The first question asked respondents whether in the 2022 congressional elections they’d be more likely to vote for a Republican who supports prohibiting abortions after 15 weeks’ gestation with limited exceptions or a Democrat who supports unlimited abortion throughout pregnancy.
A slight majority (53 percent) said they would back the Republican, while just over a quarter (28 percent) said they’d support the Democrat, and 19 percent were undecided. Interestingly, Republican respondents were by far the most decisive group of respondents: Ninety percent said they’d back the GOP candidate, just 3 percent said they’d support the Democrat, and 7 percent were unsure.
The Democratic respondents were far less likely than Republicans to back their party’s own candidate. Just 58 percent of Democratic voters said they’d support a Democrat who backed abortion on demand, while 17 percent said they’d support the GOP candidate and a quarter said they were undecided.
Interestingly, Independent voters lined up fairly well with the overall totals. A slight majority (54 percent) said they’d be most likely to vote for the Republican, while 18 percent favored the Democrat and 28 percent reported being unsure.
The poll also surveyed voters about how important abortion was in their voting decisions, and it confirmed what research firms have long found: The pro-life position tends to have a fairly significant edge when it comes to voter enthusiasm. Rating their views on a 1–10 scale, 43 percent of pro-life respondents said abortion was “very important” in determining how to vote, while only 29 percent of pro-choice respondents said the same.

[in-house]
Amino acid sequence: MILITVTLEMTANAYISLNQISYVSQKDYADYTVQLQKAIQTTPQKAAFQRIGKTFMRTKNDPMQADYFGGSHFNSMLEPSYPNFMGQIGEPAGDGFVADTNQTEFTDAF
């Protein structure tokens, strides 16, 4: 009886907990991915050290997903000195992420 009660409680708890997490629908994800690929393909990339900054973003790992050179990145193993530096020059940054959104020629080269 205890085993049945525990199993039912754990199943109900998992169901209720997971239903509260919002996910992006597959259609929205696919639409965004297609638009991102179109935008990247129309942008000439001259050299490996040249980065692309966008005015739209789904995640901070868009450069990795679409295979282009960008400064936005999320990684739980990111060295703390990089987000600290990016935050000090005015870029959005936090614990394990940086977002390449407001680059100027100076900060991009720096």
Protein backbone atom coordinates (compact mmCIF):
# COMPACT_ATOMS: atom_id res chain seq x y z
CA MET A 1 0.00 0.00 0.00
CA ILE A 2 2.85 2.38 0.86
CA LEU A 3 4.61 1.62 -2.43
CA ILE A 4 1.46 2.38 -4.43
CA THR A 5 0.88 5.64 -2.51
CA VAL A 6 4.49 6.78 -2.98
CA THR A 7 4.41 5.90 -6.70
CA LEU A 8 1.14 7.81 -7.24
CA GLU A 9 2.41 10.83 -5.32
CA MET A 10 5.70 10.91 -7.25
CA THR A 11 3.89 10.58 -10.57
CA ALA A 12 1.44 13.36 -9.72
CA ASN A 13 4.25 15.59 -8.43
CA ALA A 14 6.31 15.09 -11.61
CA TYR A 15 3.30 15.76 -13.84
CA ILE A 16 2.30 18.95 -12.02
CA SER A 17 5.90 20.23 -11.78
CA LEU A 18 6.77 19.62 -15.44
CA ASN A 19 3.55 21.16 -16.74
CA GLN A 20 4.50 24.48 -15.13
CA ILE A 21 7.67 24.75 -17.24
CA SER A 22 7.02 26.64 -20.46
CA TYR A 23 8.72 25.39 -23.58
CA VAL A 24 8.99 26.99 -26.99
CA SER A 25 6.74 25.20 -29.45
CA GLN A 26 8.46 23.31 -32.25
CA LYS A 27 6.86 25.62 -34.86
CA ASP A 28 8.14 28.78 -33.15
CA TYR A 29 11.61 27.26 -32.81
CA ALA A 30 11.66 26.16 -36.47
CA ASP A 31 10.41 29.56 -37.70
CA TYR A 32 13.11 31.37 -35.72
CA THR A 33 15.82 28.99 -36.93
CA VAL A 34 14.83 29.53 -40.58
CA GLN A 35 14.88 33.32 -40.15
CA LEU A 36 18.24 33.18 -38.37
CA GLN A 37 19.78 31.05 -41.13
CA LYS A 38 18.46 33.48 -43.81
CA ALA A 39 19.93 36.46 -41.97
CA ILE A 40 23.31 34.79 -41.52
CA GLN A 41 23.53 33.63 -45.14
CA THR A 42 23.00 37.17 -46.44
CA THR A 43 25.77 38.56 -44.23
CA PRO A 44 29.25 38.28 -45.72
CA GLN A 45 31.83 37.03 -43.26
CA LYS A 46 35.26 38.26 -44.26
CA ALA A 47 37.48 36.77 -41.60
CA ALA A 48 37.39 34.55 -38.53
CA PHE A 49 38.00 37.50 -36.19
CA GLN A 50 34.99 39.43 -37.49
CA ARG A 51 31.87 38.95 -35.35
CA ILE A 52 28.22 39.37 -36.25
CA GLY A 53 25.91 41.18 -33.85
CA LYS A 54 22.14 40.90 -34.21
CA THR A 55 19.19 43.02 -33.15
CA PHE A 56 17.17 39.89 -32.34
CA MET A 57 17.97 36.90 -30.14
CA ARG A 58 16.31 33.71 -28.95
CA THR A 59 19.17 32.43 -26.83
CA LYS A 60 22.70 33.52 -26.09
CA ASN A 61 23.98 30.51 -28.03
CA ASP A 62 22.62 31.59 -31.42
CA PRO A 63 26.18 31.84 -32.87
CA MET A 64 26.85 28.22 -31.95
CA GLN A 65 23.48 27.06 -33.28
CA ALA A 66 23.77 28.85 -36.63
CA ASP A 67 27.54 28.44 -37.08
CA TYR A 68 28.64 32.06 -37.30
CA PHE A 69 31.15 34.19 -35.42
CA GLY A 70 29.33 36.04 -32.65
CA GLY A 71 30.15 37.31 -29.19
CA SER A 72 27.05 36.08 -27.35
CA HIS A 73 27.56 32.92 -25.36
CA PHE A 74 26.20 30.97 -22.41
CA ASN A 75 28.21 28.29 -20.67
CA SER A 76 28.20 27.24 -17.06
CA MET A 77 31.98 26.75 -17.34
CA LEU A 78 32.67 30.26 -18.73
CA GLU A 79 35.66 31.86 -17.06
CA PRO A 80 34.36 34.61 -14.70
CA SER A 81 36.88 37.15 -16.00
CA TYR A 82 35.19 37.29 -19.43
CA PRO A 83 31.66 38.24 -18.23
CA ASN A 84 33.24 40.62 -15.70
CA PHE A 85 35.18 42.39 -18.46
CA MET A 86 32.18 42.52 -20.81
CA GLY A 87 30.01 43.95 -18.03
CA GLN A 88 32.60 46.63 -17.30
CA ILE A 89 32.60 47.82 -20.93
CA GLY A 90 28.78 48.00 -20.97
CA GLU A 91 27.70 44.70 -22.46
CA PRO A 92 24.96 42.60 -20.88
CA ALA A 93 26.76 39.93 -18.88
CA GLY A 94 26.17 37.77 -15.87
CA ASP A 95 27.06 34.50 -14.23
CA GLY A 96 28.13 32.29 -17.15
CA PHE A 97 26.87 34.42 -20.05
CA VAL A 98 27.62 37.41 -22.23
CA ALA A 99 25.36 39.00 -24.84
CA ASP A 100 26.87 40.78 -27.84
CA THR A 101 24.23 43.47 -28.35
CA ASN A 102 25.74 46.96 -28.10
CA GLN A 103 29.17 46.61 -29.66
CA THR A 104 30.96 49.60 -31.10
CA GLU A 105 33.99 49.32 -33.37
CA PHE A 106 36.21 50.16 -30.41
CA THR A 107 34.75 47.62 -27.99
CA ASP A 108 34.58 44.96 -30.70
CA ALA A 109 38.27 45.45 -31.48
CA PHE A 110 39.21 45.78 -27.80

Finally, the survey found that voters tend to become more supportive of 15-week abortion bans after being given information about fetal development and abortion risks.
A majority of voters (55 percent) said they’d be more likely to favor a 15-week limit if unborn children have the capacity to feel pain at that point in gestation, as some research papers suggest. Similarly, a majority (53 percent) was more likely to support the limit after being told that unborn children at that stage of development have a heartbeat, can move in the womb, can close his fingers, and can sense external stimuli. And again, a majority (52 percent) became more likely to back the 15-week ban after being told that the physical and psychological risks of abortion for mothers increase later in pregnancy.